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Dealing with deprecations

Written by Stitcher.io / Original link on May. 18, 2022

You've probably dealt with them at one point your programming career:

Deprecated: Creation of dynamic property Post::$name 
is deprecated in /in/4IreV on line 10

Deprecation notices 🤢

Despite them being annoying and frustrating to many developers, they actually serve a purpose. I would even say you will appreciate them once you understand their goal, and how to deal with them. Let's take a look!

Oh, by the way: you can watch this blog post as a vlog if you prefer that:

# 1. Deprecations are helpful

It's a common complaint: "why do my PHP scripts break with minor version updates??". And quite right: PHP has a tendency to add deprecation notices in minor releases, which tend to be audibly present when upgrading a project. Take for example PHP 8.1, where suddenly logs were filled with these kinds of warnings:

Return type should either be compatible with 
IteratorAggregate::getIterator(): Traversable, 
or the #[ReturnTypeWillChange] attribute should be used 
to temporarily suppress the notice

It's important to understand what deprecations are about: they aren't errors, they are notices. They are a way of notifying PHP developers about a breaking change in the future. They want to warn you up front, to give you plenty of time to deal with that upcoming breaking change.

Of course, one could ask: are these breaking changes and fancy features really necessary? Do we really need to change internal return types like IteratorAggregate::getIterator(): Traversable, do we really need to disallow dynamic properties?

In my opinion — and it's shared by the majority of PHP internal developers — yes. We need to keep improving PHP, it needs to grow up further. And that sometimes means introducing a breaking change, like for example when internals add return types to built-in class methods: if you're extending IteratorAggregate in userland code, you will need to make some changes. The language needs to evolve.

Overall I'd say that, despite some of the annoyances that come with such an evolving language, it's for the better.

And luckily we have a mechanic like deprecation notices: they tell us that something will break in the future, but that we can still use it today. We can incrementally make changes and updates around our codebase.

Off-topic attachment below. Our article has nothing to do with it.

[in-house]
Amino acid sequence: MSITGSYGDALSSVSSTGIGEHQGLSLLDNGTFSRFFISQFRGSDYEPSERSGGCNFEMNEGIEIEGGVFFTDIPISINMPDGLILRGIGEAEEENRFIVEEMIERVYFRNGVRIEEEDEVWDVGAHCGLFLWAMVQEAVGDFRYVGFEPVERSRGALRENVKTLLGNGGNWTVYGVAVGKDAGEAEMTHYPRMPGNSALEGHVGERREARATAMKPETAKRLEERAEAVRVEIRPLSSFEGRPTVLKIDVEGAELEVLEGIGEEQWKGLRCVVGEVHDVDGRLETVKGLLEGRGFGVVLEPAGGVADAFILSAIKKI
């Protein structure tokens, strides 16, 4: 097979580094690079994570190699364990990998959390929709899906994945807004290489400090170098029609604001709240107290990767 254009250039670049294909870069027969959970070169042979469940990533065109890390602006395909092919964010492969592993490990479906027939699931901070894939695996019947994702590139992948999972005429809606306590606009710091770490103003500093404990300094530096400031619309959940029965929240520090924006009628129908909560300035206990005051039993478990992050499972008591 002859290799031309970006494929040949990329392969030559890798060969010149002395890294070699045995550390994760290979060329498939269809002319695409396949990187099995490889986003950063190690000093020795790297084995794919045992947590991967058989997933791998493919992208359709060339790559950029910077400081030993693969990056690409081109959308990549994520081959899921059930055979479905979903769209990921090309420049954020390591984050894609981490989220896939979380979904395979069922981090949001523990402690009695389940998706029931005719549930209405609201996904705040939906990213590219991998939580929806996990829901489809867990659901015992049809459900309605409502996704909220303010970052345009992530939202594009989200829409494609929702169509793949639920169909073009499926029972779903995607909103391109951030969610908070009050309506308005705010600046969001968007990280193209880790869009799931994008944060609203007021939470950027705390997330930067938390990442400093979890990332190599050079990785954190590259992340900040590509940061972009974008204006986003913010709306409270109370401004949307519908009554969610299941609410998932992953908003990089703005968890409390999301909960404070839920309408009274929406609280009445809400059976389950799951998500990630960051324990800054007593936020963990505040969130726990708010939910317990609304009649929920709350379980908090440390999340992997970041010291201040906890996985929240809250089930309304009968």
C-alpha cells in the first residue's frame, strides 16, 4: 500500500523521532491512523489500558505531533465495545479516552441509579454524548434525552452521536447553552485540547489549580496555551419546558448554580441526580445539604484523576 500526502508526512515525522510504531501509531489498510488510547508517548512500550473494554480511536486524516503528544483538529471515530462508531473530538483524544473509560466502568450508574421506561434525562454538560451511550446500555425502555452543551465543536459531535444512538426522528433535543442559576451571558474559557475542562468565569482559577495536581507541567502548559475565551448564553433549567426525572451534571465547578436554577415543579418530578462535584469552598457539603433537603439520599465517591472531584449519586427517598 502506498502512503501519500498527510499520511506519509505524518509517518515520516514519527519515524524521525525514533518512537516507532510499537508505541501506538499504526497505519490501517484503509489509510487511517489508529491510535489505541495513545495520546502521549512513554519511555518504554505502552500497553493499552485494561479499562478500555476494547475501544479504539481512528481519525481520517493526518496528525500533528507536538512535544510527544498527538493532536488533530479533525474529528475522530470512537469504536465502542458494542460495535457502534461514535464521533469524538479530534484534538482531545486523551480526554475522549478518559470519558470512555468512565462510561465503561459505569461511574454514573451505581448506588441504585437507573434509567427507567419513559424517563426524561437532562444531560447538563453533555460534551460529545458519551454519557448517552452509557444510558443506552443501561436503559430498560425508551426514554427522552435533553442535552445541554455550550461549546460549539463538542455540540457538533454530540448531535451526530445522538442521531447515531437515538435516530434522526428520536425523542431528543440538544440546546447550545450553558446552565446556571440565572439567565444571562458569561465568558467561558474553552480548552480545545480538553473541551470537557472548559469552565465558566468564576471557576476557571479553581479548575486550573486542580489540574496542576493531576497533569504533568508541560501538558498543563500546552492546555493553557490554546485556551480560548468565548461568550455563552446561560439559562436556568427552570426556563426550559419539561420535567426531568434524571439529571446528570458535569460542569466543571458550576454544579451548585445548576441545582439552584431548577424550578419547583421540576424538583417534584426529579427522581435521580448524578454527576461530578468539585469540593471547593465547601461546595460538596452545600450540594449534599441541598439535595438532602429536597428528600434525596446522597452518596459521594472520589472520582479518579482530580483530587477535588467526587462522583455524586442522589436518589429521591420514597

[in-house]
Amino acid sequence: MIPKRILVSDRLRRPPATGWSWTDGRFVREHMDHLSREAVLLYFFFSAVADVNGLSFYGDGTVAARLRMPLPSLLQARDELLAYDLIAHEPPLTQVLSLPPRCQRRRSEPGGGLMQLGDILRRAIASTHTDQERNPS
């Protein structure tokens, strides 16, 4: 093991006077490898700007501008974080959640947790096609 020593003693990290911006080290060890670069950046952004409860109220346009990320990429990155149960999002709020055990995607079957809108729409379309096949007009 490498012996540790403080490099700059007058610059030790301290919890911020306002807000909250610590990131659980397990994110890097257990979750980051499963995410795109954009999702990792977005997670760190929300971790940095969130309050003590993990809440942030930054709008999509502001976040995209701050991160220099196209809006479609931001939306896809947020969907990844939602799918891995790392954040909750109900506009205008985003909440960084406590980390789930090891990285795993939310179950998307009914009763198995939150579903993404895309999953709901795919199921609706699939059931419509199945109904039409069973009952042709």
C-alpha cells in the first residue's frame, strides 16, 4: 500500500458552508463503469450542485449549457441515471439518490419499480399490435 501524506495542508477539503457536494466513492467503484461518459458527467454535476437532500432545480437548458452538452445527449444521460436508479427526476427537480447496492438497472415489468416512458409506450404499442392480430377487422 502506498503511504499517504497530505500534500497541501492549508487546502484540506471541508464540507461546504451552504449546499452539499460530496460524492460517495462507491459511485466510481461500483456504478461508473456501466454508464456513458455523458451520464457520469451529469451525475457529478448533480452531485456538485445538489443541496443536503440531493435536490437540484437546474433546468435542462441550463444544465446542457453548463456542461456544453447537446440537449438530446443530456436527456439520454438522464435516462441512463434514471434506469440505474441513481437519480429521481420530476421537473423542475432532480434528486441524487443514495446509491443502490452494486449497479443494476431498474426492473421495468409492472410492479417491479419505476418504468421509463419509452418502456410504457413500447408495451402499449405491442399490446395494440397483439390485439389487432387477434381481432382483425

# 2. Deprecations can be silenced

Second, PHP internals go to great lengths to help userland developers in dealing with deprecations. Thanks to the addition of attributes in PHP 8.0, we now have a much better and standardized way of communication between our code and PHP's interpreter.

For example: you can tag userland code with the ReturnTypeWillChange attribute in order to prevent deprecation notices being shown.

final class MyIterator implements \IteratorAggregate
{
    #[\ReturnTypeWillChange]
    public function getIterator()
    {
        // …
    }
}

Of course, this code will break in PHP 9.0, so while silencing deprecation notices is a short-term solution; you will need to fix them if you ever want to upgrade to the next major version:

final class MyIterator implements \IteratorAggregate
{
    public function getIterator(): \Traversable
    {

    }
}

One more example maybe? With dynamic properties being deprecated in PHP 8.2, you can mark classes with the AllowDynamicProperties attribute, making it so that they allow dynamic properties again and suppress the deprecation notice:

#[\AllowDynamicProperties]
class Post
{
}

// …

$post->title = 'Name';

# 3. They are notices, not fatal errors

PHP code will keep working just fine, even when parts of it trigger deprecation notices. Of course, you know by now that it's in your best interest to fix them if you ever want to upgrade to the next major version, but you don't need to do it right now. It's perfectly ok to upgrade your production projects and deal with deprecations notices over time.

I'd even recommend disabling deprecation notices on production altogether, or at least not show them to your end users:

error_reporting(E_ALL ^ E_DEPRECATED);

Maybe you can keep track of them using an external error tracker for the first months, to get a clear image of the places you'll need to fix those deprecations. But above all: deprecation notices shouldn't be blockers when upgrading to the latest minor PHP version.

# 4. Automation

Lastly, keep in mind that you don't need to do the boring tasks by hand. There are tools like Rector and phpcs that can take care of many upgrading issues for you. Usually it's a matter of running a script that takes a couple of minutes at most to scan and fix your codebase. That's work that you might need days for if you'd do it by hand.

It's not difficult or time consuming anymore to deal with PHP upgrades. In fact, deprecations help tremendously to create a smoother upgrade path and prepare your codebase for the future.

I like deprecations, you should too.

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